In this video, we're going to look at five kayaking tips that will make you a better paddler or at least save you the hassle of learning important lessons the hard way.
First off, you might it hard to believe but the main purpose of a rudder isn't to help turn your kayak. A rudder's primary role is actually to keep your kayak going straight. In particular, a rudder keeps your kayak traveling straight when you're paddling in windy conditions because your boat naturally wants to turn in to the wind, something that's called weather cocking.
The rudder is used to counteract your kayak's desire to weather cock. If you don't have a rudder, you can find yourself struggling to keep your kayak moving straight, especially if the wind is coming directly from the side. And so if you're gonna be paddling in big exposed bodies of water that is subject to a lot of wind, you're probably going to want a kayak with a rudder.
The second key tip is to have a clear understanding of the limitations of where you can take your kayak. As a general rule, if you venture in to water that isn't protected from wind and waves, and/or if you travel further from shore than you can comfortably swim, you're entering a new world, a world in which you'll need to protect yourself and the people you're paddling with by taking a sea kayaking course and developing among other things valuable rescue skills.
One good thing you can do to better understand your limitations is to practice re-entering your kayak from the water before you ever need to do it for real. One thing that I can tell you is that re-entering a sit-on-top kayak is a lot easier than re-entering a sit-inside kayak because it won't swamp. In fact, just emptying the water out of a sit-inside kayak is a major ordeal on the water, especially if your kayak doesn't have a bulkhead. Now, a bulkhead is a wall in the kayak that separates your kayak into unique compartments so in the event of a capsize, the whole boat won't swamp.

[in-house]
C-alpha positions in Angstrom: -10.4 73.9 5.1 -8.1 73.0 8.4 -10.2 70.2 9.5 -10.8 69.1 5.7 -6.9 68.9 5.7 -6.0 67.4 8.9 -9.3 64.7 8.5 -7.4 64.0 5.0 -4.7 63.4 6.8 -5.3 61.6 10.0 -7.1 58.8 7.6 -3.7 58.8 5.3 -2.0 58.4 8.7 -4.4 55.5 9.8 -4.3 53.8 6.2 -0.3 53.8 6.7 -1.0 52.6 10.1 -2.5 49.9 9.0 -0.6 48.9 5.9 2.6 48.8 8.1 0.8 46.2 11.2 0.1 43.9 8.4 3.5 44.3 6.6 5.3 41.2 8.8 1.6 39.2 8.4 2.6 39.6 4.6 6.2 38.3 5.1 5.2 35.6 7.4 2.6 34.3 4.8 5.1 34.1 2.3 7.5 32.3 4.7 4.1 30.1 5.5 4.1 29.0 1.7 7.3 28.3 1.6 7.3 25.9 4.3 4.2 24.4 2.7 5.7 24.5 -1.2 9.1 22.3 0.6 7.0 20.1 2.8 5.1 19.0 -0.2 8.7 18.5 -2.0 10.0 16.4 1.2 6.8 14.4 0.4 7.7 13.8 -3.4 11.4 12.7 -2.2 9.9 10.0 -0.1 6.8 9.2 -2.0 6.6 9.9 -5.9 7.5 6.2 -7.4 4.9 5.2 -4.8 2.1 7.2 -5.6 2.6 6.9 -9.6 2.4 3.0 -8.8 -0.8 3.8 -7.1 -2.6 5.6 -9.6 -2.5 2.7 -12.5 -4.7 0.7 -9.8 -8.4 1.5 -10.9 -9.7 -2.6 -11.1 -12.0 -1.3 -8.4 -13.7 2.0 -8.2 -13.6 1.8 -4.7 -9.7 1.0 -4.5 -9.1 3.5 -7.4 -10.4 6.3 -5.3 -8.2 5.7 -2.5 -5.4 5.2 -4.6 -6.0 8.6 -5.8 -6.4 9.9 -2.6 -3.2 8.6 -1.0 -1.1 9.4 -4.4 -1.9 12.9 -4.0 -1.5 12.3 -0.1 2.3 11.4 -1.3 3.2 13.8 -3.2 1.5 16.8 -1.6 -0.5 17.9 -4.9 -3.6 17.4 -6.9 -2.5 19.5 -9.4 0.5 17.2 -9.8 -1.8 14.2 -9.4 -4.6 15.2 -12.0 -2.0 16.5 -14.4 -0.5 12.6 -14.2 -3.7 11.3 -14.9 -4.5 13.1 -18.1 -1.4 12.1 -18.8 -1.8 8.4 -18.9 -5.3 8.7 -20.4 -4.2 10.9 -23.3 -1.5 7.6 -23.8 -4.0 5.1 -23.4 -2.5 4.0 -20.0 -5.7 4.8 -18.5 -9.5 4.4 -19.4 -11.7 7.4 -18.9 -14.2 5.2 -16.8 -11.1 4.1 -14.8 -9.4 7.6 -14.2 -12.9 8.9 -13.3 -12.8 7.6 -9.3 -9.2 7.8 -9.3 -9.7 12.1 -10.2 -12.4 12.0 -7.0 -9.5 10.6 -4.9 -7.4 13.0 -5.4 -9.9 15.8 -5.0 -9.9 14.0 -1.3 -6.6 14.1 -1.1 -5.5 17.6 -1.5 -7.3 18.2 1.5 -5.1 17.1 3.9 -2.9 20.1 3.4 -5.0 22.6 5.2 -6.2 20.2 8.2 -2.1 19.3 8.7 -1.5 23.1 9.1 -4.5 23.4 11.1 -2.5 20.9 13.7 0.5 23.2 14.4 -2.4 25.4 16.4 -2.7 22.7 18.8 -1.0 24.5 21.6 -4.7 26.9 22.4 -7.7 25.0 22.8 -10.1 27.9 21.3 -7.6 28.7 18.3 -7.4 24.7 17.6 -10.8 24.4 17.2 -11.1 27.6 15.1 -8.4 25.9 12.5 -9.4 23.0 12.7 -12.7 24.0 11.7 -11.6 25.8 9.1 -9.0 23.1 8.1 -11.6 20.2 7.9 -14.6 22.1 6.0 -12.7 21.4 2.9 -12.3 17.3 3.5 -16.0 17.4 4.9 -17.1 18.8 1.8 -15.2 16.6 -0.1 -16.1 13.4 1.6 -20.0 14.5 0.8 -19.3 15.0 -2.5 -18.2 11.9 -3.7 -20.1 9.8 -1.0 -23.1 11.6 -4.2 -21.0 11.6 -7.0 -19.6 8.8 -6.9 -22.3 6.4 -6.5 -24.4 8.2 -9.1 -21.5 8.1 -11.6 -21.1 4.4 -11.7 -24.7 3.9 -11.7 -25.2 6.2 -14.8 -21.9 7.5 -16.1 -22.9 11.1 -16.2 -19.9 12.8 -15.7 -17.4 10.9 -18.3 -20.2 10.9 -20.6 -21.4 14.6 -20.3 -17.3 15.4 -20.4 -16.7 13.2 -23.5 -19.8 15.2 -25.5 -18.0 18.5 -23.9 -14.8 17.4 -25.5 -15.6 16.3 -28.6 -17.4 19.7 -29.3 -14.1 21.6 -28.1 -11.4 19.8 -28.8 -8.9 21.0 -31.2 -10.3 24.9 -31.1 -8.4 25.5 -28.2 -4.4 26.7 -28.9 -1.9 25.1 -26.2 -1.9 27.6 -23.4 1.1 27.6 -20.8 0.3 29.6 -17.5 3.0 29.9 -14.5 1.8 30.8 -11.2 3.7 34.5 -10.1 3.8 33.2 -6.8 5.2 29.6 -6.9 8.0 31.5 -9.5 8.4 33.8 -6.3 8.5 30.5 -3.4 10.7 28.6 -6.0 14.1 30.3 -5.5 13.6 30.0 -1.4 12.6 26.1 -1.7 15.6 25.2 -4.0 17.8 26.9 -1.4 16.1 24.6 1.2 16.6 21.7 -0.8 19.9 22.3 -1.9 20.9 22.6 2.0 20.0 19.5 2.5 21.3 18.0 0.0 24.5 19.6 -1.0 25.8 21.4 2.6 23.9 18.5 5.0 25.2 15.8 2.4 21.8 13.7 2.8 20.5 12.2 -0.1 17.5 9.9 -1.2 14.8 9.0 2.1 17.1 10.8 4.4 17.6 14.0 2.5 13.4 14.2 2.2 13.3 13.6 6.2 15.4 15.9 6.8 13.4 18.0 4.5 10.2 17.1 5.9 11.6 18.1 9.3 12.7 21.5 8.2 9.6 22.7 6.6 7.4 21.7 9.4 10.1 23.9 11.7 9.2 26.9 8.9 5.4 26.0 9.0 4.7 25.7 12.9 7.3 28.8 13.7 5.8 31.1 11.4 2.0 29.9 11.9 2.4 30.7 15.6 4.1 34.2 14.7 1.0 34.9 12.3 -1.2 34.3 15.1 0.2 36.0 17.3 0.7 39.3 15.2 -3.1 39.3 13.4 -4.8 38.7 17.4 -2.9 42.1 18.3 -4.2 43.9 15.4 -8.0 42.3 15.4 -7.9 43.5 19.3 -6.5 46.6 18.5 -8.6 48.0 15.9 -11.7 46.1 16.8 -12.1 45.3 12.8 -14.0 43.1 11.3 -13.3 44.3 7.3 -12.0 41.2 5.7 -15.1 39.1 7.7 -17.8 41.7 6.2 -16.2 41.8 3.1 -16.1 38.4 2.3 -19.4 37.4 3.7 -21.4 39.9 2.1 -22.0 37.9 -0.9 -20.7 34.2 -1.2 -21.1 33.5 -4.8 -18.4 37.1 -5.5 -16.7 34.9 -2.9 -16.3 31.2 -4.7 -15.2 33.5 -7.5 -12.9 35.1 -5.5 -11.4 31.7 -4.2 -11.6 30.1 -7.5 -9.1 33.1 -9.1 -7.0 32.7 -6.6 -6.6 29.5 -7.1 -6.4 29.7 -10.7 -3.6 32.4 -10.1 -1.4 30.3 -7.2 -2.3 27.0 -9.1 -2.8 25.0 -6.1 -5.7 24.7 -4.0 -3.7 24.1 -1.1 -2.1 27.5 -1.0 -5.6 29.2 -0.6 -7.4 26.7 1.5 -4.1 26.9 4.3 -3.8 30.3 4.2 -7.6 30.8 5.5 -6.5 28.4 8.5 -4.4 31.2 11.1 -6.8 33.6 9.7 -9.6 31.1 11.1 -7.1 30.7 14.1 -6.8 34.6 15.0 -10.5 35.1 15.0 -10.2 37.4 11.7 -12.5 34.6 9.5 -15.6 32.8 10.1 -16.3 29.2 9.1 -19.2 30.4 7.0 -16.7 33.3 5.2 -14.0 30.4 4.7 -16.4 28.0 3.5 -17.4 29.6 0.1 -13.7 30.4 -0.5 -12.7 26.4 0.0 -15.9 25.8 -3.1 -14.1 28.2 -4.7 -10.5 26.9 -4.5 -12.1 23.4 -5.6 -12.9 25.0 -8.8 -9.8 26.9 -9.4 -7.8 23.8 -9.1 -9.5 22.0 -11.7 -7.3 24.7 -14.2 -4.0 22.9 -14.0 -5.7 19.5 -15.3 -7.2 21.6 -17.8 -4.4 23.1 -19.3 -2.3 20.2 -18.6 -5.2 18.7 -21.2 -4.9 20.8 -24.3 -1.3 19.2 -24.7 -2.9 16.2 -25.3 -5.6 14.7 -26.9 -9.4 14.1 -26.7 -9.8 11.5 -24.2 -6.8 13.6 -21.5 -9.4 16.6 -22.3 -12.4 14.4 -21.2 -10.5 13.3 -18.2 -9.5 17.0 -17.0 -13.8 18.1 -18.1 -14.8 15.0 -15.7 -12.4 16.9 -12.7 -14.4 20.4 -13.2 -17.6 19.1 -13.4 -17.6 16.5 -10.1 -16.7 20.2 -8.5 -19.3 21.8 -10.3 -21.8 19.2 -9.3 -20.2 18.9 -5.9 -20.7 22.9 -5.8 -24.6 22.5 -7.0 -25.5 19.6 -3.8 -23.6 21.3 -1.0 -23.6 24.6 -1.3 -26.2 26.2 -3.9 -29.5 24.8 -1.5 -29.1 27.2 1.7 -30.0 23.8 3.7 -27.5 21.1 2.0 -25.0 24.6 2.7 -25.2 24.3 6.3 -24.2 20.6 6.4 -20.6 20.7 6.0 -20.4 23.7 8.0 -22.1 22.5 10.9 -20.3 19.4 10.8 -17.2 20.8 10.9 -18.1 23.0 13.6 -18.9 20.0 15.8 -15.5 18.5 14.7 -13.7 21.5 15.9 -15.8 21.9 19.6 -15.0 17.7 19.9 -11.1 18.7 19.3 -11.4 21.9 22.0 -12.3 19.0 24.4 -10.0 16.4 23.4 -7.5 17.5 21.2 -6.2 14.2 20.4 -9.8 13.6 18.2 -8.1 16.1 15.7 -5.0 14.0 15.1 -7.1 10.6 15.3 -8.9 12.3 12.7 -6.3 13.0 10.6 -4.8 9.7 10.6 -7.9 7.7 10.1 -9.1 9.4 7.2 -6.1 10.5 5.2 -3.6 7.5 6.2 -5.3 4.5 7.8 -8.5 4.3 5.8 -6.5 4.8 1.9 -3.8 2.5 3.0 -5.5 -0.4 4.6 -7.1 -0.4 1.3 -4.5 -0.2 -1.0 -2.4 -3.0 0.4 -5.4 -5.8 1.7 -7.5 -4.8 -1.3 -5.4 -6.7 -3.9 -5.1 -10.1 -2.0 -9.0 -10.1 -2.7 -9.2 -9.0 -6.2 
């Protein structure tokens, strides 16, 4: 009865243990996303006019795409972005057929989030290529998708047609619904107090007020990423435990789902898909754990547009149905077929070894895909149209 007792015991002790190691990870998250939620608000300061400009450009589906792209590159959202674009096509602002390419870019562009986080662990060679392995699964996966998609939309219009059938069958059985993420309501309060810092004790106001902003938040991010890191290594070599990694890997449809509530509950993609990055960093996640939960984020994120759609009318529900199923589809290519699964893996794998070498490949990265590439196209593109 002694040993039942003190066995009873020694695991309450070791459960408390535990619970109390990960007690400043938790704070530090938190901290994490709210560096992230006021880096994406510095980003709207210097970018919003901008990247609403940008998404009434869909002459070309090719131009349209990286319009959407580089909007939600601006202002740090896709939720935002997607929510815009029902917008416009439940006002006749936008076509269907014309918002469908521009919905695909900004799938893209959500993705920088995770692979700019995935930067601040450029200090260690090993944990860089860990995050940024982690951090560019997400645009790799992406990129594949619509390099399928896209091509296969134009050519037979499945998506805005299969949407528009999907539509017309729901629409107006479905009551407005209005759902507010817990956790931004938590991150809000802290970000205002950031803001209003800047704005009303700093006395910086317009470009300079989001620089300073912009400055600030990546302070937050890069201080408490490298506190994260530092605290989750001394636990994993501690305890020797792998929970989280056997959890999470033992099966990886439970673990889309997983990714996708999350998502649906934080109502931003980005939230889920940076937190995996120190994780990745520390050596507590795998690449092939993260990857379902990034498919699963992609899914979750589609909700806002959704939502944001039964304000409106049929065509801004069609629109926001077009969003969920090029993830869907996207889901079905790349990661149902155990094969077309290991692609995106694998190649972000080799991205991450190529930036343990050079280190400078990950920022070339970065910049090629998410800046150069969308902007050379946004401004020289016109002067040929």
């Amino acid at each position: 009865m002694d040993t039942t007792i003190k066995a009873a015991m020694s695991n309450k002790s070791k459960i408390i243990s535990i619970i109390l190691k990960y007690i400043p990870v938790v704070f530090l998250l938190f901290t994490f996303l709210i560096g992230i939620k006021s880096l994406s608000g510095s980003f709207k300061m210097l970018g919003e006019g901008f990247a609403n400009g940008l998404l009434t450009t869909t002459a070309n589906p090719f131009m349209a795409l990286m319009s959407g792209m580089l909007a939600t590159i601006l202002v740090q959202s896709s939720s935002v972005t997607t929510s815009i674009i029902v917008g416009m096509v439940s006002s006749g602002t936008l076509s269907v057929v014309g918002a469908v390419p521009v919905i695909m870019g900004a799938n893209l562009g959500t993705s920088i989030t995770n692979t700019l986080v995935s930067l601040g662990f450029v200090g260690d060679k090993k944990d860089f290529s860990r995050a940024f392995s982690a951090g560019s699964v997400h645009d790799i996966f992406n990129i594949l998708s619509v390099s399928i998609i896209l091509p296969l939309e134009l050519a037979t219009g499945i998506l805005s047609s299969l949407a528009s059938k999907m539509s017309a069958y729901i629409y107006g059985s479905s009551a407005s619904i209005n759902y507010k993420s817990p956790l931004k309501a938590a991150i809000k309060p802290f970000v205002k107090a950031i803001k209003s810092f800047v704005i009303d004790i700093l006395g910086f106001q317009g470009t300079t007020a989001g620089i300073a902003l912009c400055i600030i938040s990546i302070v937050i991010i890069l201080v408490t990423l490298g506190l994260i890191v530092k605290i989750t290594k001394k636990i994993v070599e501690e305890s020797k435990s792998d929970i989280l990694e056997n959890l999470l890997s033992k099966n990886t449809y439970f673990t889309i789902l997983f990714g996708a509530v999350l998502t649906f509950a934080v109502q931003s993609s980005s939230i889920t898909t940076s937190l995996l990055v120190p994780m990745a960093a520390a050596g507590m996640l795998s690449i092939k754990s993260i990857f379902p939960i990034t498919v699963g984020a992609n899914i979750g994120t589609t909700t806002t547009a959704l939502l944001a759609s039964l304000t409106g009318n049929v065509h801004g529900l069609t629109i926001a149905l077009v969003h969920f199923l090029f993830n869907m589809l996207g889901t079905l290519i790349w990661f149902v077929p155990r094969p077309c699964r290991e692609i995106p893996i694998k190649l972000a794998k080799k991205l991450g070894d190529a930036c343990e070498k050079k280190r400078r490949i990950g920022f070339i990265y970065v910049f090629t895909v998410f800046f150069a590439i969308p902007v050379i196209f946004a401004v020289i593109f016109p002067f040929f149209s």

Whatever type of kayak that you're using, if you can't confidently re-enter your kayak from the water, then it only makes sense that you stay close enough to shore that you can comfortably swim if for some reason you end up flipping.
The third big kayaking tip is to invest in a decent set of roof racks for your vehicle so you avoid the nightmare scenario of having your boat or your whole rack system fly off your vehicle while you're driving down the road. When I talk about a good set of roof racks, I'm generally not talking about factory installed racks that come with many vehicles. The best setups come from specially manufacturers who have racks to fit virtually any vehicle, and they have unique systems that make loading and unloading and tying down the boat a lot easier and safer.
The fourth kayaking tip is to use the power of torso rotation for all your strokes, which means engaging your whole upper body for your strokes and not just using the muscles in your arms. To do this, you need to twist at the waist when you take a stroke rather than just pulling with your arms. For example, when taking a forward stroke, the reach forward shouldn't just involve your arms. It should involve your whole upper body. What this means is that if I'm taking a stroke on the right side of my boat, I'm gonna reach forward with not only my hand, but with my right shoulder, turning my body to the left, and then plant the blade fully in the water, and when I pull on that stroke, I'm pulling with my arms and my full upper body.
The last of the top five kayaking tips is to always keep safety in mind. Overall, kayaking is a remarkably safe activity but, it's important to understand the fact you are on the water means that when situations do come up, things can get very serious very quickly. This is why you need to assume a conservative and safety conscious attitude when making decisions on the water and follow with you simple safety rules:
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